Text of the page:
This is a two-butt kitchen!” So my grandmother Elsie would say, shooing away the young’uns perpetually underfoot at mealtime. Her words came to mind more than a few times as I embarked, in my equally compact kitchen, on the preparation of mole poblano, a sauce notorious for its many steps and list of ingredients as long as your arm. This paragon of Mexican cuisine is as beloved as the possibly apocryphal story that depicts its creation: nuns from a convent in Puebla, scrambling to come up with an appropriately dignified meal for a visiting bishop, slaughtered their geriatric turkey and made an accompanying sauce out of, it would seem, the entire contents of their pantry.
Turns out I didn’t need a big kitchen (though that would have been nice), only a healthy chunk of time and this detailed recipe from Maricel E. Presilla’s masterful Gran Cocina Latina. And I found the whole operation—part science experiment, part art project—to be almost meditative. It’s immensely satisfying to watch a spoonful of cloves and a handful of raisins here, a blackened onion and a scrap of dry tortilla there coalesce into a glossy, mahogany-colored sauce of darn near miraculous complexity. Mole is truly exquisite, and maybe just what you’re looking for if you happen to have a feast to serve and a turkey on your hands.
The Dried Chiles
5 ounces pasilla chiles
5 ounces ancho chiles
4 ounces mulato chiles
1 chipotle chile
1 one-inch Ceylon cinnamon stick (canela)
1/4 teaspoon whole cloves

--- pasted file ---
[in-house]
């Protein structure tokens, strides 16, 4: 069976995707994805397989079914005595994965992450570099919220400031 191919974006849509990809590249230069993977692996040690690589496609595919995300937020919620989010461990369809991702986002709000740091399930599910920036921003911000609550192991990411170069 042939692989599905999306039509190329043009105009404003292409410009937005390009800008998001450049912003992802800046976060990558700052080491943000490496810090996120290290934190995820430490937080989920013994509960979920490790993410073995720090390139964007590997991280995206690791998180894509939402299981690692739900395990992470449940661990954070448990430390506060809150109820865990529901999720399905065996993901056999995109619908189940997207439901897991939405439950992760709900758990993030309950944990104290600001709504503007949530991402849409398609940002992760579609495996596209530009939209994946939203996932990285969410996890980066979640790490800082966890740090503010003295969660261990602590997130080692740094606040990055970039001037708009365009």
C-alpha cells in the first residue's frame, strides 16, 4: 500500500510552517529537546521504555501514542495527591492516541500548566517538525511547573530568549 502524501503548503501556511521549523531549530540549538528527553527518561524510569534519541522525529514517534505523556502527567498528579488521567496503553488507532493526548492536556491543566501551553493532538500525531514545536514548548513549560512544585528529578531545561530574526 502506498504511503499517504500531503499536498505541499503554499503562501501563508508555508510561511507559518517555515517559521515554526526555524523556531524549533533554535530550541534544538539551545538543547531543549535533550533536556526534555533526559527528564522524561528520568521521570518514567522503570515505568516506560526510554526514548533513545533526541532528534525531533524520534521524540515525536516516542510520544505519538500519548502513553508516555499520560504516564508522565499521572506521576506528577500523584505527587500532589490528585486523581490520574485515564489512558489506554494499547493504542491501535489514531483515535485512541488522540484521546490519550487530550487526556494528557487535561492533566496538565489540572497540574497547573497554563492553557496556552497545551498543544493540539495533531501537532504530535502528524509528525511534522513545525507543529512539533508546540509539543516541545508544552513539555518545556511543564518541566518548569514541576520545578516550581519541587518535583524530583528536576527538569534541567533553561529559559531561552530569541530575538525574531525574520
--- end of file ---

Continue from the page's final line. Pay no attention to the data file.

1/2 teaspoon anise seeds
2 teaspoons black peppercorns
1 teaspoon coriander seeds
1/2 teaspoon cumin seeds
The Nuts and Seeds
1/3 cup whole almonds (about 1 1/2 ounces)
2 1/2 tablespoons sesame seeds (about 1/4 ounce)
The Bread Thickeners
1 slice from a baguette or 1 slice of sandwich bread (about 1/4 ounce) half a store-bought corn tortilla
The Seasoning Vegetables
2 medium plum tomatoes (about 6 ounces)
1 small white onion (about 5 ounces), unpeeled
6 garlic cloves, unpeeled
1/2 cup dark raisins
2 cups freshly rendered lard or fruity extra-virgin olive oil
3ounces grated brown loaf sugar, muscovado sugar, or packed dark-brown sugar (about 1/2 cup)
3 1/2 ounces chocolate, preferably a dark premium chocolate with at least 50 percent cacao content, coarsely chopped
1 tablespoon salt, or to taste
Preparing the Dried Chiles: Stem and seed the chiles, reserving two tablespoons of the seeds (except those of the chipotle). Heat a comal or griddle over medium heat until a drop of water evaporates on contact. Working in 4 or 5 batches, add the chiles and roast, pressing with a spatula, until fragrant, less than 1 minute on each side. As they are done, place them in a large bowl. (Leave the griddle on the burner over low heat.) Cover the chiles with 5 cups hot water and let sit until softened, 20 to 30 minutes. Drain, reserving the soaking liquid.
Place the reserved chile seeds on the griddle and roast, stirring occasionally, until very dark. Set aside.
Working in batches, place the chiles in a blender or food processor with 1 cup (or as needed) of the reserved liquid and process to a smooth purée. Pour into a bowl and set aside.
Preparing the Spices: Place the cinnamon, cloves, anise seeds, peppercorns, and coriander and cumin seeds on the griddle and roast, stirring, until fragrant, about 2 minutes. Remove at once. Grind to a fine powder in a spice or coffee grinder and set aside.